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200 percent rise among US children in consumption of Low-calorie sweeteners (LCS)

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Delhi, Jan 10,2017: The consumption of low-calorie sweeteners (LCS) such as aspartame, sucralose and saccharin has seen a whopping 200 per cent rise among US children. This puts them at the risk of obesity, diabetes and related issues, researchers have warned.

About 25 percent of children and more than 41 percent of adults reported consuming foods and beverages containing low-calorie sweeteners in a recent nationwide nutritional survey — representing a 200 percent increase in LCS consumption for children and a 54 percent jump for adults from 1999 to 2012.

“Just 8.7 percent of kids reported consuming low-calorie sweeteners in 1999 and 13 years later, that number had risen to 25.1 percent. More adults are also taking in low-calorie sweeteners in diet soft drinks and in a variety of foods and snack items,” said Allison Sylvetsky, assistant professor at the George Washington University’s Milken Institute School of Public Health.

The findings are important, especially for children, because some studies suggest a link between low-calorie sweeteners and obesity, diabetes and other health issues, Sylvetsky stressed.

Low-calorie sweeteners are often used in place of added sugars such as sucrose and high-fructose corn syrup.

To reach this conclusion, the researchers conducted a cross sectional study using data from nearly 17,000 men, women and children included in the National Health and Nutrition Evaluation Survey (NHANES) from 2009 to 2012 and compared the findings to their prior analysis using data from 1999-2008.

“Of those reporting consumption of low-calorie sweeteners, 44 percent of adults and 20 percent of children consumed low-calorie sweeteners more than once a day,” the study noted.

Seventeen percent of adults had a food or beverage sweetened with these products three times a day or more.

The likelihood of consuming low-calorie sweeteners went up as adult body mass index (BMI), a measure of obesity, went up.

Nineteen percent of adults with obesity compared to 13 percent of normal weight adults used LCS products three times a day or more.

About 70 percent of LCS consumption occurred at home and the study, which appeared in the Journal of the Academy of Nutrition and Dietetics, shows that children as young as two are eating or drinking LCS-sweetened foods and beverages.

The findings suggest that parents may not realise the term “light” or “no added sugar” may mean that a product contains a low-calorie sweetener.

“Parents may be buying the light versions of the family favourites thinking they are healthier,” Sylvetsky added. (IANS)

 

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Microsoft to Implement California’s Digital Privacy Law Throughout the US

The European Union last year rolled out new privacy regulations for its citizens called the GDPR, but the US doesn't have a similar law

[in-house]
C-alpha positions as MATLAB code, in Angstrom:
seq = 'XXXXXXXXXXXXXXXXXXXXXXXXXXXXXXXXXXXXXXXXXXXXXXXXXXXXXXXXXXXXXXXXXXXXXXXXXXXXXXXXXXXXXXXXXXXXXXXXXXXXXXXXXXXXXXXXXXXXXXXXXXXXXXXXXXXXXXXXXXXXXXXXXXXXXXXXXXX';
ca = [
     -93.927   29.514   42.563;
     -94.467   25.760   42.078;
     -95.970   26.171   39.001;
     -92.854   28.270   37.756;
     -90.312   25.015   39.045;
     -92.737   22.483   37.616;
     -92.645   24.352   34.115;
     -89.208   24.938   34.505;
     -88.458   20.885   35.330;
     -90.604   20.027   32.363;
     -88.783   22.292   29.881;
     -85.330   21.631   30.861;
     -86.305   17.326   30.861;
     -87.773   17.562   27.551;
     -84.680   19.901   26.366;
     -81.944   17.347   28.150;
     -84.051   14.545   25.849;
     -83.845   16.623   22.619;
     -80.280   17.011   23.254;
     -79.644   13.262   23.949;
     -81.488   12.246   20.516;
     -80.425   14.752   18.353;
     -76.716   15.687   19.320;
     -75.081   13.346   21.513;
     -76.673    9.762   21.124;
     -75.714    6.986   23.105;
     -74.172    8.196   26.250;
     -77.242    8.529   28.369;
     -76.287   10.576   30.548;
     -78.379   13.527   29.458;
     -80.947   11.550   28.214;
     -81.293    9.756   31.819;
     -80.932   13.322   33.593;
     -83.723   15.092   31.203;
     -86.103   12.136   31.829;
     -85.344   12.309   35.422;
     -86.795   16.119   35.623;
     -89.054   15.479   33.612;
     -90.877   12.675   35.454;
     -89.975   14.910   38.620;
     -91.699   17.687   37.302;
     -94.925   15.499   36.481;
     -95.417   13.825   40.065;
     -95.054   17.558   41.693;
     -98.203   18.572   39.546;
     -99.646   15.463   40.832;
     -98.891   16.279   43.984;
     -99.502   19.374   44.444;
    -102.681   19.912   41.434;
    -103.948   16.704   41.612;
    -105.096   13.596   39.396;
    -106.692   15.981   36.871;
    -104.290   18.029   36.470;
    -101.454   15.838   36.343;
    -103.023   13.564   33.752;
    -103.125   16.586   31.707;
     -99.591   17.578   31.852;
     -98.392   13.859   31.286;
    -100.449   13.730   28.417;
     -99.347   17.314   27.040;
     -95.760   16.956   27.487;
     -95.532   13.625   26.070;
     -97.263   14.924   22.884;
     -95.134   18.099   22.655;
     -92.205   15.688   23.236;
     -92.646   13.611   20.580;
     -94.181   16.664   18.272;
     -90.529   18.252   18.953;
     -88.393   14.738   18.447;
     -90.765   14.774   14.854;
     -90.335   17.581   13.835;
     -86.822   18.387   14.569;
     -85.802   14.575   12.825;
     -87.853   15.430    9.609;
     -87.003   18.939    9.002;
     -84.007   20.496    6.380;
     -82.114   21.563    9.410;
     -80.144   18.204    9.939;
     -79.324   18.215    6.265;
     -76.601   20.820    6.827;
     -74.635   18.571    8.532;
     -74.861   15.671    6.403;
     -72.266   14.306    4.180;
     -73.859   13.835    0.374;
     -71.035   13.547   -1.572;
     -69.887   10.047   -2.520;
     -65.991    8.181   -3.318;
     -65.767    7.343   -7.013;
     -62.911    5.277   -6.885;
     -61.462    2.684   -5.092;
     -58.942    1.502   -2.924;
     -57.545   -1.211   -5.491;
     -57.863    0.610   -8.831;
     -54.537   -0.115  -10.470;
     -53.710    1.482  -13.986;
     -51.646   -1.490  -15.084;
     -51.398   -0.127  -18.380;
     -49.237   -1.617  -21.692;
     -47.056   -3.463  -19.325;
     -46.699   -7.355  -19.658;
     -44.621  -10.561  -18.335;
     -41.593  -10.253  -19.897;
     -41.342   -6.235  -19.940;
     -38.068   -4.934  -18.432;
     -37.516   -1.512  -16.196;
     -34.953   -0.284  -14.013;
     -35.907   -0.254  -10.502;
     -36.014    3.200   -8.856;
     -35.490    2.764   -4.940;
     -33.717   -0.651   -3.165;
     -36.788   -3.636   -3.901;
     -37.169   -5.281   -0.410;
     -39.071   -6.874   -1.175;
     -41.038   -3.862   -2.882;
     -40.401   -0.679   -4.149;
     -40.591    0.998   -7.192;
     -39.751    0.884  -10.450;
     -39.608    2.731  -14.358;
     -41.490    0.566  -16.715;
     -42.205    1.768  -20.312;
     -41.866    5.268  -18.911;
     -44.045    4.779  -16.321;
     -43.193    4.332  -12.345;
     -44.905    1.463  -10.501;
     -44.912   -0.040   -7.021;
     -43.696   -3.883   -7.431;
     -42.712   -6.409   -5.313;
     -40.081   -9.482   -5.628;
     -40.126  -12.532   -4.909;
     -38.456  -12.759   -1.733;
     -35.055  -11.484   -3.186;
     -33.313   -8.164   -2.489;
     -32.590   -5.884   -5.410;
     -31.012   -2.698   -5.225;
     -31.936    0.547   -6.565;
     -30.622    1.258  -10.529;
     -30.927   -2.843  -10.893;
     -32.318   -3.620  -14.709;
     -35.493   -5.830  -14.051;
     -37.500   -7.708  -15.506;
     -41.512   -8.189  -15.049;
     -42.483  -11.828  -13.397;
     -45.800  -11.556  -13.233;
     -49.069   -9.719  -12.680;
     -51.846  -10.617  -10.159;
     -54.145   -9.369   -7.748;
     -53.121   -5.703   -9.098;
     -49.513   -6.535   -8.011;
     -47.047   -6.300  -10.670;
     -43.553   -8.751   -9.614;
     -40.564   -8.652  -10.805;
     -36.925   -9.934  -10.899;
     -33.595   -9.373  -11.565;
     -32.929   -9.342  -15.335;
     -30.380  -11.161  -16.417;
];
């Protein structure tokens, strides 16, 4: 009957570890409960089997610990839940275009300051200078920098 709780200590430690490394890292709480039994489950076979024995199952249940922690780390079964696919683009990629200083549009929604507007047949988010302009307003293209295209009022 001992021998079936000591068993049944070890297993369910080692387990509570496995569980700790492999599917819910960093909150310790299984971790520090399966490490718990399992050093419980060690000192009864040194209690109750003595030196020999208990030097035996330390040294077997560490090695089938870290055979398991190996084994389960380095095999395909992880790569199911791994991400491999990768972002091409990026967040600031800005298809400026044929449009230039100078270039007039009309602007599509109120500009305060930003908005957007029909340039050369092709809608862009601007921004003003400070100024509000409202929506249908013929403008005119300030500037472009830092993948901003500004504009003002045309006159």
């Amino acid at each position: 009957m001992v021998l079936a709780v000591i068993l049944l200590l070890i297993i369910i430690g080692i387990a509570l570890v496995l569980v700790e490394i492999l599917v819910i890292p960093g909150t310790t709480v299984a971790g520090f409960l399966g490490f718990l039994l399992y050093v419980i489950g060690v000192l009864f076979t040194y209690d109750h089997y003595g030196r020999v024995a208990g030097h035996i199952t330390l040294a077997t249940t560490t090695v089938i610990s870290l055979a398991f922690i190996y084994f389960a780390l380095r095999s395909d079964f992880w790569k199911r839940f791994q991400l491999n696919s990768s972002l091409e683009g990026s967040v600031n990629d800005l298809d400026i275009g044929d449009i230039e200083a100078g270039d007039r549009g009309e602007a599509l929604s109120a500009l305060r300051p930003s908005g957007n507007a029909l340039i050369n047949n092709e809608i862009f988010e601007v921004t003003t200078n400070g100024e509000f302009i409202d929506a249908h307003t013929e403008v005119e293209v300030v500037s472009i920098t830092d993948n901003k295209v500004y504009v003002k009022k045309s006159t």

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FILE - A sign for Microsoft is seen on a building in Cambridge, Massachusetts, March 18, 2017. VOA

Microsoft has announced to implement California’s digital privacy law, that comes into effect from January 1, 2020, throughout the US.

In a blog post, the tech giant said the California Consumer Privacy Act (CCPA) marks an important step towards providing people with more robust control over their data in the US.

“It also shows that we can make progress to strengthen privacy protections in this country at the state level even when Congress can’t or won’t act,” Julie Brill, Microsoft’s chief privacy officer, said on Monday.

The CCPA allows people to request that data be deleted and gives them the opportunity to opt out of having their information sold to a third party.

In 2018, Microsoft voluntarily extended the core data privacy rights included in the European Union’s General Data Protection Regulation (GDPR) to customers around the world, not just to those in the EU who are covered by the regulation.

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FILE – Microsoft Corp. signage is seen outside the Microsoft Visitor Center in Redmond, Washington, July 3, 2014. VOA

“Similarly, we will extend CCPA’s core rights for people to control their data to all our customers in the US,” it said.

More than 25 million people around the world, including over 10 million people in the US, have used Microsoft’s privacy dashboard to understand and control their personal data.

Also Read: Apple Mulling to Release its First AR Headset by the Year 2022

Under CCPA, companies must be transparent about data collection and use, and provide people with the option to prevent their personal information from being sold.

“Microsoft will continue to monitor those changes, and make the adjustments needed to provide effective transparency and control under CCPA to all people in the US,” Brill said.

The European Union last year rolled out new privacy regulations for its citizens called the GDPR, but the US doesn’t have a similar law. (IANS)